For full list of articles from the 2010 Sourcebook, click here.

Every nation, every industry, every team, every business, every individual will only perform at their best when they have a stated goal, a clear objective and a purpose to work toward. We all need something that keeps us focused on why we do what we do.

So, if the essential goal of farming is to feed people, the business of agriculture has its work cut out for it.

It’s projected that world population is growing at a rate of 80 million people a year and by 2050 — in 4 very short decades — there will be some 9 billion mouths to feed on this globe.

It’s also generally accepted that the only way to nourish this burgeoning population is to do more with what we have; to squeeze every bushel of crop from every existing farm acre.

In 2008, Hugh Grant, chairman and CEO of Monsanto, laid down a powerful mandate to double worldwide per-acre yields of corn, soybeans and cotton by 2030. Thus, the self-imposed goal of 300 bushels of corn per acre has become the rallying cry for all of agriculture. And considering that U.S. growers today average about 165 bushels of corn per acre, it’s obvious that we’ve got some work to do.

This industry’s challenge is eerily reminiscent of another seemingly insurmountable task this country took to heart nearly 50 years ago.

“We choose to go to the moon. We choose to go to the moon in this decade and do the other things, not because they are easy, but because they are hard, because that goal will serve to organize and measure the best of our energies and skills, because that challenge is one that we are willing to accept, one we are unwilling to postpone, and one which we intend to win … and do all this, and do it right, and do it first before this decade is out.”

Like President John F. Kennedy’s call to action in September 1962 that ignited the space race, agriculture is being called upon to do much the same — to win a battle that some believe is unwinnable, to move farming to levels that most never believed were possible.

In our special report in this issue of Farm Equipment, “300-Bushel Corn: Answering the Equipment Challenge,” we explore what it’s going to take in terms of equipment and production technologies to answer this challenge.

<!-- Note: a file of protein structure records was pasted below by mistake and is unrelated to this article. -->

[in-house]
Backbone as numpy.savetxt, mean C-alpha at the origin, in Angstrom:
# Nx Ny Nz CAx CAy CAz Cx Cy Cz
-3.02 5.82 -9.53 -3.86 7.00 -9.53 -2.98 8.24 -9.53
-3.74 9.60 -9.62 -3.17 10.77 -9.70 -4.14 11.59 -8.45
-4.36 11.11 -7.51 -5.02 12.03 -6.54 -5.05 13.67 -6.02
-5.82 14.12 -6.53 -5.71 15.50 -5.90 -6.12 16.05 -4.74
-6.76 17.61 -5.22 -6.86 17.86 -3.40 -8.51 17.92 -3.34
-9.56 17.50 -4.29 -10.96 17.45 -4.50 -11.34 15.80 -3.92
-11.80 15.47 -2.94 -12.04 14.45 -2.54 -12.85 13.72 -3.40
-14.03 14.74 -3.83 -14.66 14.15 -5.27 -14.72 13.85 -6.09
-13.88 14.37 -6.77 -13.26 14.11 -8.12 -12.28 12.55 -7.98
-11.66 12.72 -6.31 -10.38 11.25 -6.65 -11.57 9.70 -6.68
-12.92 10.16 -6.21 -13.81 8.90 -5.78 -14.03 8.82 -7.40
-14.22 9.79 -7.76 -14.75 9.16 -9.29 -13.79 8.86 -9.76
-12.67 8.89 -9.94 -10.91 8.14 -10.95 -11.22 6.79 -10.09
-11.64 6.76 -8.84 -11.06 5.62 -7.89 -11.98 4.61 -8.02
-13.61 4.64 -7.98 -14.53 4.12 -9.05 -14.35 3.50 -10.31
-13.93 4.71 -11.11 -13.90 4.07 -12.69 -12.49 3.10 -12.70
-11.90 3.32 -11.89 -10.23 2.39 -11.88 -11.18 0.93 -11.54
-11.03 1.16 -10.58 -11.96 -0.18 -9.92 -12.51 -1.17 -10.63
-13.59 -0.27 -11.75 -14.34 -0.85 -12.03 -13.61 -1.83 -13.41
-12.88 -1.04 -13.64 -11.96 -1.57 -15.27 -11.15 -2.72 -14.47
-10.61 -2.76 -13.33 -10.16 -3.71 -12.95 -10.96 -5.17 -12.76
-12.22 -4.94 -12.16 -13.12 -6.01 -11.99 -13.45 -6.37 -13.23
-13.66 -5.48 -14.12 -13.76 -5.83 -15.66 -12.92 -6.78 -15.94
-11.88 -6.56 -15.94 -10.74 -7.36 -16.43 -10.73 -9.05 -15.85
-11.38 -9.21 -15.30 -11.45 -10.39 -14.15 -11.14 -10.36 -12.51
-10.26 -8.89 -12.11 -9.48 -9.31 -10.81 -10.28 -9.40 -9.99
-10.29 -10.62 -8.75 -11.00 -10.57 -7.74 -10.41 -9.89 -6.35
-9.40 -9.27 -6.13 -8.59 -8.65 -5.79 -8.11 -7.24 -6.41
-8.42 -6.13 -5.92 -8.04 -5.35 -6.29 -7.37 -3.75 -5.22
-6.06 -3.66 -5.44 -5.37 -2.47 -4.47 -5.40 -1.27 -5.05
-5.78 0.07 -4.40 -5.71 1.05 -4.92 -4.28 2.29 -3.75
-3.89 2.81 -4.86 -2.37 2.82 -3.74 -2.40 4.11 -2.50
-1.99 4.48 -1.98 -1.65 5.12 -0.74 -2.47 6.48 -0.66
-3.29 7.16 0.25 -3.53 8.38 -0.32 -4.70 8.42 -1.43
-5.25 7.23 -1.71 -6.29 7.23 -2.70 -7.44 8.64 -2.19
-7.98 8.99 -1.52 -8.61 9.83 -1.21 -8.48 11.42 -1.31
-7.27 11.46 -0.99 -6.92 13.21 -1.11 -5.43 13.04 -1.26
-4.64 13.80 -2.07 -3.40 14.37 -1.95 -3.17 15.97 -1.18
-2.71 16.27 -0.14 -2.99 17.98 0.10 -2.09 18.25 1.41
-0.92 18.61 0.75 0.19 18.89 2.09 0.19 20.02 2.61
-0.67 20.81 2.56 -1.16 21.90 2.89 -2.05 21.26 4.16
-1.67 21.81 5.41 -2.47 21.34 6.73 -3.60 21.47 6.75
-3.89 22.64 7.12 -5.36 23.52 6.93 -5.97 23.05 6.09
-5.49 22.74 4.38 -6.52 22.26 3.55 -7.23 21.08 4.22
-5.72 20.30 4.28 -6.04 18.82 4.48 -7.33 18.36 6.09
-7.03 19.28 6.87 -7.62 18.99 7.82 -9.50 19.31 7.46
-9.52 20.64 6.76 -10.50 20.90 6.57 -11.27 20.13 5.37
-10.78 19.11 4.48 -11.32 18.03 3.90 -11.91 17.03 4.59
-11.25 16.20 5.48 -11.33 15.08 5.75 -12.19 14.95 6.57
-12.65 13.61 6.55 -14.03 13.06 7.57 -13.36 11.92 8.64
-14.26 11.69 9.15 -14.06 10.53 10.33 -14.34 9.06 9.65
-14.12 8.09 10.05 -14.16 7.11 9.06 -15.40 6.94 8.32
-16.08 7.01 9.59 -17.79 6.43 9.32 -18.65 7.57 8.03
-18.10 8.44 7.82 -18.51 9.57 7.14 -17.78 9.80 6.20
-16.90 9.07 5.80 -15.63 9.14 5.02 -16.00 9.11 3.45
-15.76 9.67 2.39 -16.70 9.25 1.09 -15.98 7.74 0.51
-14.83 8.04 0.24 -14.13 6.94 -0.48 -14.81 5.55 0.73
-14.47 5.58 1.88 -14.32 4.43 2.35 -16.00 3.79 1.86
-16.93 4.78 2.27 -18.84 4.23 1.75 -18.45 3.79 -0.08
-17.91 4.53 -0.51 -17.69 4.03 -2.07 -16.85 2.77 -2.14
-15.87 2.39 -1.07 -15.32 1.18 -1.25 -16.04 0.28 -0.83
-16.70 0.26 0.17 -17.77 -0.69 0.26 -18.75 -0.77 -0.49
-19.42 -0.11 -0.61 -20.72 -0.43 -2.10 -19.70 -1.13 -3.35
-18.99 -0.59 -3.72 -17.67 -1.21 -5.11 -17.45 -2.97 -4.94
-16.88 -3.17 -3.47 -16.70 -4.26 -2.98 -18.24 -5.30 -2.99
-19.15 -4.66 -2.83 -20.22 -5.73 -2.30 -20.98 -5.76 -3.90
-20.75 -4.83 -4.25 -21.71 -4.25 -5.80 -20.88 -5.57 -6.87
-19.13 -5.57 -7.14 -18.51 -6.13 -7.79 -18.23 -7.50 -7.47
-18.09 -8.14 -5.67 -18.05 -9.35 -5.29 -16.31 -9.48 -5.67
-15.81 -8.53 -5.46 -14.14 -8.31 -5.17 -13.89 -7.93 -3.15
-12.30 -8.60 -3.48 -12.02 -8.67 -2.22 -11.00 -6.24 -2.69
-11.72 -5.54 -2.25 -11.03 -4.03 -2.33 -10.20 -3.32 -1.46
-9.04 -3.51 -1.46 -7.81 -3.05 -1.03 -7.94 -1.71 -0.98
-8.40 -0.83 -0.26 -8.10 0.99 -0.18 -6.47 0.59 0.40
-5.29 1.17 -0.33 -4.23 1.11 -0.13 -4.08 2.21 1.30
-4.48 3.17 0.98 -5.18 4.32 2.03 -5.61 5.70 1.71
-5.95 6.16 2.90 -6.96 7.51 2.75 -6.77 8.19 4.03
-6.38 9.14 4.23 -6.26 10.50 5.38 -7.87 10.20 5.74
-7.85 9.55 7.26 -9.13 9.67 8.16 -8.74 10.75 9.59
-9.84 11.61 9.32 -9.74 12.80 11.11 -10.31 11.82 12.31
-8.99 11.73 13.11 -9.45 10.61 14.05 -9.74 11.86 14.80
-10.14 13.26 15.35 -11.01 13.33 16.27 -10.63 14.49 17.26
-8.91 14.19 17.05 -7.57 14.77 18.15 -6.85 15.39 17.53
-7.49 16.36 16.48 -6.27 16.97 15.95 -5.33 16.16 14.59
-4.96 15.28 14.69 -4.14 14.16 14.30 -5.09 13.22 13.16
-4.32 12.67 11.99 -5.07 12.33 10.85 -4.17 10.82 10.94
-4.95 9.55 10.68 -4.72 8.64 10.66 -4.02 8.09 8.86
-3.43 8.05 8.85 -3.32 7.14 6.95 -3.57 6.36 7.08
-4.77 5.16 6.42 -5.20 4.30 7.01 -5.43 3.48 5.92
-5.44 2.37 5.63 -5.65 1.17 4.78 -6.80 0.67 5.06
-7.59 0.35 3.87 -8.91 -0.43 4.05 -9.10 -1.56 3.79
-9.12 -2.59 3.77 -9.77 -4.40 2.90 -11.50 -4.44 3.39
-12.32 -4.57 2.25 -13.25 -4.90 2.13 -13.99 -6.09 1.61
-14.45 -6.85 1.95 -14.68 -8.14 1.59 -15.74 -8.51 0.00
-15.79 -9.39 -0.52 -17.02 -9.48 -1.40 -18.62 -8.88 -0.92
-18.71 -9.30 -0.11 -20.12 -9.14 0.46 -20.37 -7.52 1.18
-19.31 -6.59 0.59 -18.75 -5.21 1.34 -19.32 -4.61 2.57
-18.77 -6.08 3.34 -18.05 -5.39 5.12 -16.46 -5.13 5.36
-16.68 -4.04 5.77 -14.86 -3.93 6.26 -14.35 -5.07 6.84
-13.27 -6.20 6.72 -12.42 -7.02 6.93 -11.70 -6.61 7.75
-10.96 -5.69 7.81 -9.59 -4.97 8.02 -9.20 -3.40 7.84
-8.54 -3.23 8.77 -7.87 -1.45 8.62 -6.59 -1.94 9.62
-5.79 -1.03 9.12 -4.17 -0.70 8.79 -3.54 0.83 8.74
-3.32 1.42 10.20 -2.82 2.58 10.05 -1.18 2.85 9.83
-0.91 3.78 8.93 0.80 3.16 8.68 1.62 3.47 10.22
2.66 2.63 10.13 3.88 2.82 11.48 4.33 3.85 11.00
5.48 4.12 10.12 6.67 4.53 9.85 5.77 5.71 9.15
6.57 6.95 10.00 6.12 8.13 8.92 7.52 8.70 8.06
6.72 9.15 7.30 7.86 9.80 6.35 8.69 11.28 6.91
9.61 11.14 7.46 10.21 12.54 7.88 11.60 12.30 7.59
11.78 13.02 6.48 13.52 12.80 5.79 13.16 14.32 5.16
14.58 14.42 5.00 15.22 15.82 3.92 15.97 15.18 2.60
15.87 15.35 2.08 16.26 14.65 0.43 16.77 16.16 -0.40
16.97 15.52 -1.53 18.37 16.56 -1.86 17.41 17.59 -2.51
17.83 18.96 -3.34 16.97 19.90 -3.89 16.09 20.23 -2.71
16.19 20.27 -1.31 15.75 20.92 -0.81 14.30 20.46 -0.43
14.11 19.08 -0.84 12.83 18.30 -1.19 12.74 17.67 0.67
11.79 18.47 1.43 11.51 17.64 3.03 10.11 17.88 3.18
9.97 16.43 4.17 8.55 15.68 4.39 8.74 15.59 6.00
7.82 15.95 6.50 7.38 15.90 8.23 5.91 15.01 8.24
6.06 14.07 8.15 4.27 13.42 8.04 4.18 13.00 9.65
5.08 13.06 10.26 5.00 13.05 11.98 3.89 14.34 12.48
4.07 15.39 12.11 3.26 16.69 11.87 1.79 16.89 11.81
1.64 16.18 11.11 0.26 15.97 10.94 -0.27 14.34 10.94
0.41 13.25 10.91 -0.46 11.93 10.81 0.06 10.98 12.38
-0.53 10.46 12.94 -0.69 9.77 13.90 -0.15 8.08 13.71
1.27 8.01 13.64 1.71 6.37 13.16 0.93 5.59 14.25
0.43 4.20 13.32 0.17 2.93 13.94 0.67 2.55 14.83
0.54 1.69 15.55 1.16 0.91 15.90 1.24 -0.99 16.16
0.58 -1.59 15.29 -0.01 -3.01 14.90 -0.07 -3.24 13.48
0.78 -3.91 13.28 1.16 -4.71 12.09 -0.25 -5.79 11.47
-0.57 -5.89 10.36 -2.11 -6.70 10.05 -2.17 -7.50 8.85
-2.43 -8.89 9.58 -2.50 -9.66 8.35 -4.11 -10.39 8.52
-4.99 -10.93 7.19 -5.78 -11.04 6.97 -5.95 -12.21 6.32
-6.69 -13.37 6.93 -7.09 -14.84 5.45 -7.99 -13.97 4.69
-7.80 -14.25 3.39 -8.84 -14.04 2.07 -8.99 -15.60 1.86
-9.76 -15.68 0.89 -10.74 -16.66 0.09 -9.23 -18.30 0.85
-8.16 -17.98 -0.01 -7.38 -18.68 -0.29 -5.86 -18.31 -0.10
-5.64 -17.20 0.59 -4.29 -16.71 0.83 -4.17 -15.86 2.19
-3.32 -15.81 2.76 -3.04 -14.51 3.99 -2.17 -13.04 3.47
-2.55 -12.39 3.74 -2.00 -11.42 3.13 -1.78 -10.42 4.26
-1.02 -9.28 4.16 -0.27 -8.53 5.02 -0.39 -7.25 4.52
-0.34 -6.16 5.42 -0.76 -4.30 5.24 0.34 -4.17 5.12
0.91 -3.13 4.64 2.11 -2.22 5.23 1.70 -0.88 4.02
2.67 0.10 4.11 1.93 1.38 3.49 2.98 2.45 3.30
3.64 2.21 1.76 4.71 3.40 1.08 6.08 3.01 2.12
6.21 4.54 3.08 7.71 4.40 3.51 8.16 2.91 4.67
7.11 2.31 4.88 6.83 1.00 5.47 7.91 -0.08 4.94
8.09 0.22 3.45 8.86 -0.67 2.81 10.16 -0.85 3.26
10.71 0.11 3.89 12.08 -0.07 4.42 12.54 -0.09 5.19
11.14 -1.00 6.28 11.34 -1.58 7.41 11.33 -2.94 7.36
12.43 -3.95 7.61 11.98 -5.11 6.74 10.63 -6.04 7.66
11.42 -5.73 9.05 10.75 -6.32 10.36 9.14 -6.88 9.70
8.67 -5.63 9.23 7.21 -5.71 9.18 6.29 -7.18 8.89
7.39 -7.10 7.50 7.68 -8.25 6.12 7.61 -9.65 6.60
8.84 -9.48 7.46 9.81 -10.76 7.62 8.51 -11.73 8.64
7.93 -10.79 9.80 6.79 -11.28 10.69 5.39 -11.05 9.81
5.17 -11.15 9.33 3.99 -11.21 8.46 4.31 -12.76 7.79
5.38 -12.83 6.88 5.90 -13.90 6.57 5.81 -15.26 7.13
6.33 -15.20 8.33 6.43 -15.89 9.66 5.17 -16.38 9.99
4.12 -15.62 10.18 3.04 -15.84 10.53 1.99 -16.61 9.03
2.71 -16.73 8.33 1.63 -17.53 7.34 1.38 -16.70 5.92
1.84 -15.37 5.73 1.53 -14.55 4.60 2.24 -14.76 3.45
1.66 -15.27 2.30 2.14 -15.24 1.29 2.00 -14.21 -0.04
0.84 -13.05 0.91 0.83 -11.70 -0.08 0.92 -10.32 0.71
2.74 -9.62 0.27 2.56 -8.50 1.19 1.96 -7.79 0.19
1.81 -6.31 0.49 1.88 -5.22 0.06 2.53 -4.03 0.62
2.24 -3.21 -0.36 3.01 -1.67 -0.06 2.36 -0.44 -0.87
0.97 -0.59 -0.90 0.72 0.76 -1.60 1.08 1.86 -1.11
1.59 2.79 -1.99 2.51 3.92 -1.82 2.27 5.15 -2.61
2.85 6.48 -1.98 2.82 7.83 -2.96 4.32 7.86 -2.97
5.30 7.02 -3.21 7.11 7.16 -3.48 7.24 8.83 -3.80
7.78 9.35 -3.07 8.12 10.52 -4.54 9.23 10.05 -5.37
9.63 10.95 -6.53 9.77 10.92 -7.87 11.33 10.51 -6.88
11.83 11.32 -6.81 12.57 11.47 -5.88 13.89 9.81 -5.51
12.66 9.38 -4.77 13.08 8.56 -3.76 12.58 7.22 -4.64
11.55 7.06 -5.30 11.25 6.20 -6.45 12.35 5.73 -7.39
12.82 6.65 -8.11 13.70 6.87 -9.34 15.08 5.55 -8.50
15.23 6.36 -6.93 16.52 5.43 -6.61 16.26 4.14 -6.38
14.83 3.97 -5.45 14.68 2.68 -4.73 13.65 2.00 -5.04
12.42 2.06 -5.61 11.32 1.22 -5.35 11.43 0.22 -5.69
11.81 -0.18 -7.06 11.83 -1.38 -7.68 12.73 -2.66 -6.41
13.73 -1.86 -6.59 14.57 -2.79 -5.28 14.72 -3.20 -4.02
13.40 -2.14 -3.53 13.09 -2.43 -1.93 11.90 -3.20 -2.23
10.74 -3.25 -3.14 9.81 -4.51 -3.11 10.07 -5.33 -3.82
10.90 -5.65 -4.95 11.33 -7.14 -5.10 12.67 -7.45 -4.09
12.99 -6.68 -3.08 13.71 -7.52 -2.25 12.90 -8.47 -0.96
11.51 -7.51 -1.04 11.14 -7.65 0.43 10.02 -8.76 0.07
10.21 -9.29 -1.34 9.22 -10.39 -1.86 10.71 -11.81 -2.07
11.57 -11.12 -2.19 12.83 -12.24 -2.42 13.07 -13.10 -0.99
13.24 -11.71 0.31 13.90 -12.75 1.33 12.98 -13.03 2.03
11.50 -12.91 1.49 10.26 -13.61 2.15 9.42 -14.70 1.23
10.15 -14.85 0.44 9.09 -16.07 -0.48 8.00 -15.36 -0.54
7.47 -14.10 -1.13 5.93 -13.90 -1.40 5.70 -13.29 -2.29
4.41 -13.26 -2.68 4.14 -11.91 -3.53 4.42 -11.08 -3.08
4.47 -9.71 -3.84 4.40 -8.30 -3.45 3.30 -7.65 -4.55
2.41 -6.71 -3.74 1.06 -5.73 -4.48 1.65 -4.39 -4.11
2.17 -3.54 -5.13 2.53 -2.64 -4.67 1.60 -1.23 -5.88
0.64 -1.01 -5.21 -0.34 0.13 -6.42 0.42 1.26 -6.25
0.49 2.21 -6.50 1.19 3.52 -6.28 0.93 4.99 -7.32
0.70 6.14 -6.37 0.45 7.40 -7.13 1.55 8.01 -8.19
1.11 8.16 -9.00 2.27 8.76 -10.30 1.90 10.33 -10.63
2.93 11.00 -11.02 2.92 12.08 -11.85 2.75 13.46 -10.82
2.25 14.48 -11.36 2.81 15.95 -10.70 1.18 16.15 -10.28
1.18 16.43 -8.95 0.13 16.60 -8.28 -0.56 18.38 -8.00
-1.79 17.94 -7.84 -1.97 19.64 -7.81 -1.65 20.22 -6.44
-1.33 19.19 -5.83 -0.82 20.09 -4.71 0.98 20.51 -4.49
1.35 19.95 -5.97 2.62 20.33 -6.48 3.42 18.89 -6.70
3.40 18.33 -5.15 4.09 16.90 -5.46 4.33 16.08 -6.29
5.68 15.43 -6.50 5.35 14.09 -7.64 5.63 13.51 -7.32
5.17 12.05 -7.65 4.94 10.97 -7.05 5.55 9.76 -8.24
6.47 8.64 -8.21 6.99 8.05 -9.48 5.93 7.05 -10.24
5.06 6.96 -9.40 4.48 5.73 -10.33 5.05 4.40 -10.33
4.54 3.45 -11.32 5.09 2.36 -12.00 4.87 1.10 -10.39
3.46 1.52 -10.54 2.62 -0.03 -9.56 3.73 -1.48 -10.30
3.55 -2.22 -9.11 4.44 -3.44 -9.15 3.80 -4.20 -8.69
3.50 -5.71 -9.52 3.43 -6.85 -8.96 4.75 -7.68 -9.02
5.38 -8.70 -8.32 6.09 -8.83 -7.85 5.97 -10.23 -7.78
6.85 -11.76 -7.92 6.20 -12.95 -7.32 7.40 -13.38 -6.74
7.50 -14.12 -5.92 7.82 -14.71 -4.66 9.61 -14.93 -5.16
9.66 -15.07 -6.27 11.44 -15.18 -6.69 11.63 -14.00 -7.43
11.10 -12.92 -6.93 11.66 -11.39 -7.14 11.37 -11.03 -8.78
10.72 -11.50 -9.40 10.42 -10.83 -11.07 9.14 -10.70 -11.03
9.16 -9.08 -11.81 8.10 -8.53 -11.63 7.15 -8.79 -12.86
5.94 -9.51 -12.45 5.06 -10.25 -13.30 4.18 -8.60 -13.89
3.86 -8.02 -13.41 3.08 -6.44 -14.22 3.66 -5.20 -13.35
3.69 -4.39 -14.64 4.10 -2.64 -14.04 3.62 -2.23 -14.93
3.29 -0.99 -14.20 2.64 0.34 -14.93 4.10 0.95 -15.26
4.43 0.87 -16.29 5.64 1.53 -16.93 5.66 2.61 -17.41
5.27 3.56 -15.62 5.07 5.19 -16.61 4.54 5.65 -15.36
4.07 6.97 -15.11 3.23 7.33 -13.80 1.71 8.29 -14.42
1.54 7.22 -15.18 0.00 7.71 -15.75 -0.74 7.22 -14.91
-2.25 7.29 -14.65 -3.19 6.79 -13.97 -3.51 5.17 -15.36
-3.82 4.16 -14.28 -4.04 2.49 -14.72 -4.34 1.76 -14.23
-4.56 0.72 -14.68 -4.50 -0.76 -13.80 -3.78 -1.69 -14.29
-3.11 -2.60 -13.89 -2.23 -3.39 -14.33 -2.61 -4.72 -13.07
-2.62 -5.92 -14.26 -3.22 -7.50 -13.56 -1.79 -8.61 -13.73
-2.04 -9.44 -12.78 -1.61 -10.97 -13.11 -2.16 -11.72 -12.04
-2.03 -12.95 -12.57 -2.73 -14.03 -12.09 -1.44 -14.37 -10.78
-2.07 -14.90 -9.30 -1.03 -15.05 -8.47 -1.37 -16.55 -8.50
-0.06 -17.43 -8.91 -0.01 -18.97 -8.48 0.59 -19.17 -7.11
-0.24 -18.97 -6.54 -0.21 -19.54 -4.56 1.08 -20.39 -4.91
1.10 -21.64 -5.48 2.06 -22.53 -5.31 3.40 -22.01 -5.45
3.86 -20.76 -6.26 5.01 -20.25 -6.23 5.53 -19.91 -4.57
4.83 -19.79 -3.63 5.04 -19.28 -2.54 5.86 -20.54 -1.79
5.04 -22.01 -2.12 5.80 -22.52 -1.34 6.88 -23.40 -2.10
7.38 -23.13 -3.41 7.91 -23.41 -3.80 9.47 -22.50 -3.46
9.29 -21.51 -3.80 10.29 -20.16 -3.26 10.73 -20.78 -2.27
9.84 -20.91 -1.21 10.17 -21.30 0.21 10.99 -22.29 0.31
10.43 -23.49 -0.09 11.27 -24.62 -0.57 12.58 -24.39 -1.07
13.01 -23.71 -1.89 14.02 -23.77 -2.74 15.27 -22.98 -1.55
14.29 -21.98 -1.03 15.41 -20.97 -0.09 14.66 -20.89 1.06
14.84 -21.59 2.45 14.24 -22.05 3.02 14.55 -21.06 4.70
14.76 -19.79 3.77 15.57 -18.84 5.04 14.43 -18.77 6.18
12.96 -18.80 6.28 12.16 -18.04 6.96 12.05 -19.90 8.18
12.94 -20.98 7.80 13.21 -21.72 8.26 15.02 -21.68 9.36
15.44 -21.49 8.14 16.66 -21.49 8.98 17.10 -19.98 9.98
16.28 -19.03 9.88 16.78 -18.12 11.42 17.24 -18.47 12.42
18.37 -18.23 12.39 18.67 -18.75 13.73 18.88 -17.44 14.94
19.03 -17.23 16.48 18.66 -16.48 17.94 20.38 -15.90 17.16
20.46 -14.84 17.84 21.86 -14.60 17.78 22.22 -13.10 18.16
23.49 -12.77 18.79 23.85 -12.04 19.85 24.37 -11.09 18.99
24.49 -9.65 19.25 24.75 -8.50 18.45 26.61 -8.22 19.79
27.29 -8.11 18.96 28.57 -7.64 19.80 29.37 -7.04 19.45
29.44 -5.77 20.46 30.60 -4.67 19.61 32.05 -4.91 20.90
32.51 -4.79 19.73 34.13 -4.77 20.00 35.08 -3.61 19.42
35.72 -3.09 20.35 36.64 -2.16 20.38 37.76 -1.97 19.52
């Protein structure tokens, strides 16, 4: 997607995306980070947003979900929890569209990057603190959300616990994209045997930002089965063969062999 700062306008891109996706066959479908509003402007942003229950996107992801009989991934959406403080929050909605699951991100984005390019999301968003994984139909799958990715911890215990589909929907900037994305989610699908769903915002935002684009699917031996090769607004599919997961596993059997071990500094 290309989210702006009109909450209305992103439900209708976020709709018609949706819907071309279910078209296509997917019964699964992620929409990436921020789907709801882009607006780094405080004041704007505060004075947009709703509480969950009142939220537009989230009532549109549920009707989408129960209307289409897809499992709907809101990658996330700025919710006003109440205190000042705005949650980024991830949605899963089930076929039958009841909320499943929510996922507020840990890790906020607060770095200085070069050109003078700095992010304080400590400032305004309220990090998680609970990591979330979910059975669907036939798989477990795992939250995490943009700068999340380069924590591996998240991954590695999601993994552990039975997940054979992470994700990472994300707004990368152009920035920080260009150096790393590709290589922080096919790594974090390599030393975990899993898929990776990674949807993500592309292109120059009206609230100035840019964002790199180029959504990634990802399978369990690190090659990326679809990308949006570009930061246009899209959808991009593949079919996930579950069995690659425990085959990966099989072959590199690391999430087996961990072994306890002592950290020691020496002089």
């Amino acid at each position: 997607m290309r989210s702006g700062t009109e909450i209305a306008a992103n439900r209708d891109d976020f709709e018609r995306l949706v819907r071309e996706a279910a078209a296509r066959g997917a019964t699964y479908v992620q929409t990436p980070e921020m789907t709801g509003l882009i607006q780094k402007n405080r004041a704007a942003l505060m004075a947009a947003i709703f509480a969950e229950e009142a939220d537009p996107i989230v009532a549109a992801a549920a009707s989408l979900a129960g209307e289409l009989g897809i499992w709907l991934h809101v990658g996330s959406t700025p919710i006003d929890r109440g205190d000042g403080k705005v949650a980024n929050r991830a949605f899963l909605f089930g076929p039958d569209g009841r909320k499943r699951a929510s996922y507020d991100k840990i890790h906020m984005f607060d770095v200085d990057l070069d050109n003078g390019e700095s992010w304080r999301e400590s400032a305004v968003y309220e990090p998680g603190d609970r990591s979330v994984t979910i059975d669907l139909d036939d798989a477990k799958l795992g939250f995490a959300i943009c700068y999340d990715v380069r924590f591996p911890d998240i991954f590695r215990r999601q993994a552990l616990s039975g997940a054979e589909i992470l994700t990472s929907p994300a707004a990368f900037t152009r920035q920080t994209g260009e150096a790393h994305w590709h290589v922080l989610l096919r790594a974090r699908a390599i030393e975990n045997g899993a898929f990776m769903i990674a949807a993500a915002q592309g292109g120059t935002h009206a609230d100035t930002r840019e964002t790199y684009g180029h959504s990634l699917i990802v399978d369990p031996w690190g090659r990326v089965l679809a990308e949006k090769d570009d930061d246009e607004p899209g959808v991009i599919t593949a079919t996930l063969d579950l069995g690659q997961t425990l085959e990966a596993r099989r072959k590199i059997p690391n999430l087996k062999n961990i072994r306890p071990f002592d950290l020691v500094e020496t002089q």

What’s abundantly clear is that this is an ongoing, industry-wide crusade that demands participation and action from each and every element of agriculture — and that includes you, the farm equipment dealer.

Your role in doubling corn yields is outlined in this issue as well.

Make no mistake about it, the challenge is daunting. To double corn yields during the next 2 decades will require farmers to increase production by 7 bushels per acre per year for the next 20 years.

And, as has always been the case, equipment dealers will carry much of the load of transferring knowledge of the latest breakthroughs to those who will ultimately carry the day in achieving unprecedented levels of crop production — the farmer.

Goals, they say, are dreams with deadlines. Like the space race of the ‘60s, we’ve got some work to do.

And to paraphrase President Kennedy’s comments from 1962, agriculture will reap the harvest of these gains. And it will be done. And we’ll do it within the next 2 decades.

For full list of articles from the September 2010 Sourcebook, click here. Or the links below.

300-Bushel Corn: Answering the Equipment Challenge

Precision Ag: Better, More Affordable RTK

Planting & Seeding: Where Increased Yields Start

The Dealer's Role in Doubling Corn Yields

Needed: Taller, Narrower, Smarter Sprayers

Harvest Right or Today's High Yields Become Tomorrow's Struggling Yields

Tillage Tools: Working to Combine Functions

Potential Roadblocks to 300-Bushel Corn

Grain Handling & Storage: Making Space and Making Haste

The Cost and Risks of 300-Bushel Corn